Japanese pension fund managers have a reputation for bowing down to the country’s powerful business lobby. Not so Daisuke Hamaguchi, who has launched a scathing attack on a key aspect of the country's corporate culture: cross-shareholdings. 

Japanese companies often buy shares in each other to cement alliances. These relationships tend to focus on mutual protection rather than maximising shareholder returns.

“Management are standing within the fortress of a shareholder alliance,” said Hamaguchi, chief investment officer at one of Japan’s biggest retirement funds, the Pension Fund Association (PFA), in an interview with AsianInvestor.

Despite PFA’s considerable ¥11.8 trillion ($104.66 billion) of assets under management as of March 31, 2016, Hamaguchi feels his organisation – and other institutional investors – are being ignored.

“Stable shareholders outweigh us,” he said. “Even if we try to have a dialogue with management, it is not effective in the current environment – so we need action by the government.”

He called on the Japanese government to offer a tax break for companies that dissolve these cross-shareholdings. His timing is impeccable as Japan’s corporate governance rules are up for review next year. 

"Impotent" current code 

Prime Minister Shinzo Abe’s administration is doing battle with Japan’s corporate culture of secrecy and hierarchy in the hope of boosting the stock market and with it, consumer confidence. His team presented a new corporate governance code in 2015, laying down rules on disclosure, shareholders’ rights and independent directors.

Yet Hamaguchi said the code in its current form is impotent and urged the government to go further. At present it merely requires companies to disclose their reasons for having cross-shareholdings – which they generally say are in place to maintain transactional relationships.

Daisuke Hamaguchi, PFA

“There should be a requirement for issuers to disclose a plan to reduce cross shareholdings,” said Hamaguchi, speaking at AsianInvestor’s Japan Institutional Investment Forum on March 15.  

His proposal of a tax break on capital gains, which are usually calculated based on the difference between the value of the shareholders’ books and the market value, has a precedent. Germany made the sale of cross-holdings tax-free from the start of 2002. Previously they had been subject to a capital gains levy of 40%.

“A strong incentive has to be offered, as happened in Germany, and maybe the idea is worthy of consideration in Japan,” said Hamaguchi.

Without this tax break, he noted, the code’s focus on outside directors is toothless, as around two-thirds of external directors are from stable shareholders. “In the current business context, outside directors do not work,” he added.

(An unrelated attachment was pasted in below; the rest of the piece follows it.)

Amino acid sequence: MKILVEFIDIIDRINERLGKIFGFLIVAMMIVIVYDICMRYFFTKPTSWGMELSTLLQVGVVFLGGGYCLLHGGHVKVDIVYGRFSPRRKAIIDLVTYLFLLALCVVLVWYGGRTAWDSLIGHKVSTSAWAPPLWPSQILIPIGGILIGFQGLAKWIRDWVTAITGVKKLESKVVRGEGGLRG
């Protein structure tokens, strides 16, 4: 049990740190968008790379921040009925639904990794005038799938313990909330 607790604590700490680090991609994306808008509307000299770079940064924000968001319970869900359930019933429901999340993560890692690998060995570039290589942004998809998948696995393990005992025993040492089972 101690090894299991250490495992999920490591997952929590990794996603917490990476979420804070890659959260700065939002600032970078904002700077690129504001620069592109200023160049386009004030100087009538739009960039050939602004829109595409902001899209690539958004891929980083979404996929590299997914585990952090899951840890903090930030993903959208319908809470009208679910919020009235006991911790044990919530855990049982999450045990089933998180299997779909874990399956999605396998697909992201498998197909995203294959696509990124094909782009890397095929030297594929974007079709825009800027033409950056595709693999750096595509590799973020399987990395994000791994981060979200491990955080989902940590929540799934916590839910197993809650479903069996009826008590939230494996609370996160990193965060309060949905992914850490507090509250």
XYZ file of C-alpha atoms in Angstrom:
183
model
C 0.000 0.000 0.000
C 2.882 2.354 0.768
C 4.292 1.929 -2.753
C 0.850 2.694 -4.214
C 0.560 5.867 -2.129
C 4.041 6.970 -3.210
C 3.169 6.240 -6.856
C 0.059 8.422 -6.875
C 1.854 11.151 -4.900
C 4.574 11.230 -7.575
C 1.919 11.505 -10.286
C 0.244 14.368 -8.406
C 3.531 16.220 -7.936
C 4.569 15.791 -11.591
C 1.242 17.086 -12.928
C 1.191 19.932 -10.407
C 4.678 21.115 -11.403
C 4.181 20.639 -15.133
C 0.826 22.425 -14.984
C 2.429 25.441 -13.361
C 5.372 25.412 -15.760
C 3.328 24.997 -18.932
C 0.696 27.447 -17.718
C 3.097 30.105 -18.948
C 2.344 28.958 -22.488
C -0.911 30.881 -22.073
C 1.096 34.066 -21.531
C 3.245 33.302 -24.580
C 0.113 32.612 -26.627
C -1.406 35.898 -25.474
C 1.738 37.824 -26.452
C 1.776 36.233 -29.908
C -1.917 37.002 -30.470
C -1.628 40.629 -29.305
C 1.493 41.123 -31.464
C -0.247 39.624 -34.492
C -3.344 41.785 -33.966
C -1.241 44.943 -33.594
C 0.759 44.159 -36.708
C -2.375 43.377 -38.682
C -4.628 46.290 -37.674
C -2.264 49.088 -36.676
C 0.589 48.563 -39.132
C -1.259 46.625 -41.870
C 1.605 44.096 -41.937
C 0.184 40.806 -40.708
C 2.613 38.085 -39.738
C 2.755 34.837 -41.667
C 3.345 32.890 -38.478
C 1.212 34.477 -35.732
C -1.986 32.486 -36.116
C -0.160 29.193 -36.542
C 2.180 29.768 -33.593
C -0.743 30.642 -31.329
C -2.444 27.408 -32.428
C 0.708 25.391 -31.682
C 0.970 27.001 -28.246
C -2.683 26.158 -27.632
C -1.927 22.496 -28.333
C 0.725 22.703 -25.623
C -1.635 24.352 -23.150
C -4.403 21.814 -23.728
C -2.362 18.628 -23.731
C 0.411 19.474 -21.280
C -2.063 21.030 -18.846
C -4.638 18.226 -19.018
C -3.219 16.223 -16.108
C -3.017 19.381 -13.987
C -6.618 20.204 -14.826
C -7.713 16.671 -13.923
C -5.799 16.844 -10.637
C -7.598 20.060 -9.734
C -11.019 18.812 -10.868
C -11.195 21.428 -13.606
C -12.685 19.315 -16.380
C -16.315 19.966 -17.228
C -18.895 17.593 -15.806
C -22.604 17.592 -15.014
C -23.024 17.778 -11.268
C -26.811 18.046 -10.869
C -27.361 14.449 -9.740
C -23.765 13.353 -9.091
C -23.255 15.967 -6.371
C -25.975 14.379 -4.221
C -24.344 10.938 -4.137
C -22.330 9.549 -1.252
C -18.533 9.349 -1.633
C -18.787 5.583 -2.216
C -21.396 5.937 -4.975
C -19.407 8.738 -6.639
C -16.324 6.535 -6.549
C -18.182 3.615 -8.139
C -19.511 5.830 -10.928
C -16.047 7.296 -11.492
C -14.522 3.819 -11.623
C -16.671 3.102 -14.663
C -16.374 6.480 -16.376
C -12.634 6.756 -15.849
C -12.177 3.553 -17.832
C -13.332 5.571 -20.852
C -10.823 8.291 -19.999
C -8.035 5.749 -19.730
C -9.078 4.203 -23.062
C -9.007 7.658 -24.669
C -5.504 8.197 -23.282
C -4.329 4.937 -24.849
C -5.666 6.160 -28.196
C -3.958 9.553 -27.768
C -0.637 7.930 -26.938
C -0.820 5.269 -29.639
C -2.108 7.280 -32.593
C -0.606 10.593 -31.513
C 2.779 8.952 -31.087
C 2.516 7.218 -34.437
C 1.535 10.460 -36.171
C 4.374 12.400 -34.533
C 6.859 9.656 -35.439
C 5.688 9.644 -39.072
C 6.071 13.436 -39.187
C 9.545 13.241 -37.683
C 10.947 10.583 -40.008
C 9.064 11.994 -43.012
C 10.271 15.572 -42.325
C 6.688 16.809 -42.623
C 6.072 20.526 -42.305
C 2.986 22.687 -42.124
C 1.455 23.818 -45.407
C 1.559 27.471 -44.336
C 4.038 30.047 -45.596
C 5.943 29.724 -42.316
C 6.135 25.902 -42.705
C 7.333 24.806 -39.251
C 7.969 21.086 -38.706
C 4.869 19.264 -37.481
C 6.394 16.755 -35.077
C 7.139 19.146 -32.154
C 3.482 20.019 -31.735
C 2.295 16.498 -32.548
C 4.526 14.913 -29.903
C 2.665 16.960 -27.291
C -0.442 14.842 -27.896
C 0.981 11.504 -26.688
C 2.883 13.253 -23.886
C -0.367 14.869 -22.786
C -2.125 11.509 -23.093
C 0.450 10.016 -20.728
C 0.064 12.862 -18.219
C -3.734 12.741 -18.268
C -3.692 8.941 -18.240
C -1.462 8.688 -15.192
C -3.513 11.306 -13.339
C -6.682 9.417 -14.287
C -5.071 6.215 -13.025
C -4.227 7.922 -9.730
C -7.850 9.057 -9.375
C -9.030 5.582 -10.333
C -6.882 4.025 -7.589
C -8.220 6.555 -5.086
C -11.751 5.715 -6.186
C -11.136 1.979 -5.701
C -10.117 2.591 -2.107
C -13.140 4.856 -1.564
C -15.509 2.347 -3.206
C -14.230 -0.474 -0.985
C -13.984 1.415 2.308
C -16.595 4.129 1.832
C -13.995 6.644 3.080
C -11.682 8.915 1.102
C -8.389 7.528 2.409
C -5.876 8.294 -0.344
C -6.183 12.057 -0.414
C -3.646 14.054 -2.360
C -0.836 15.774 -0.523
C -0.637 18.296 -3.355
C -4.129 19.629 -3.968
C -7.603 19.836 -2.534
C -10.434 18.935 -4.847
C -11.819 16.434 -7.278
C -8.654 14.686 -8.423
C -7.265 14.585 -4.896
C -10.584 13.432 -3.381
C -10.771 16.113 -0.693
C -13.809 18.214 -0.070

Hamaguchi feels the web of cross-shareholdings protects underperforming managers, shielding them from hostile takeovers and pressure from activist shareholders at AGMs, and ultimately resulting in poor stock market performance.

“Usually AGMs are stormless; a mere formality,” said Hamaguchi. “If there is a proposal that institutional directors want to reject, such as an anti-takeover pill, it ends up being approved by stable shareholders.”

Japan’s Topix benchmark was trading at just 1.91 price to book value as of March 20, with about one-third of constituents trading below book value. 

To be sure, there have been signs of change. Japanese Recruit Holdings unwound its cross shareholdings with key supporters in August, as did Fujitsu and Fuji Electric in February.

Some commentators argue that cross-shareholdings go to the crux of the difference between longer-term, Asian-style finance and short-term western capitalism – as cross shareholdings give management more breathing space to push through reform.

Slow process of reform 

However, very little has changed in Japanese business culture for a long time. Cross-shareholdings have reduced the sense of crisis among Japanese managers and slowed the restructuring needed to stay profitable in a shrinking domestic market.

Japan’s three largest banks, also known as megabanks – MUFG, SMFG and Mizuho –are the most prolific collectors of cross-shareholdings. They usually each hold stock in around 3,000 companies, according to PFA’s analysis; nearly all of the names listed on Japanese stock exchanges.

Japanese banks hold these shares as a kind of guarantee that they will retain their status as most favoured banks for lending. Partly as a result, the Topix Bank Index trades at 0.92 price to book value.

The situation has become so dire that Hamaguchi thinks the entire Japanese stock market is malfunctioning.

“The power of the issuer has become so great that in exchange for maintaining the relationship they can demand that suppliers hold their shares,” he said. “The Japanese market is not an exchange between investors, it is an exchange between companies.”

Hamaguchi’s comments come amid a rising focus on corporate governance domestically as well as elsewhere in Asia. Japan’s huge Government Pension Investment Fund is leading the home charge in this area.

Moreover, Singapore is moving to update its corporate governance code. And Hong Kong’s head regulator has raised concerns in the past week that the growth in passive investment could harm corporate governance, because active managers tend to hold more sway than index funds as shareholders.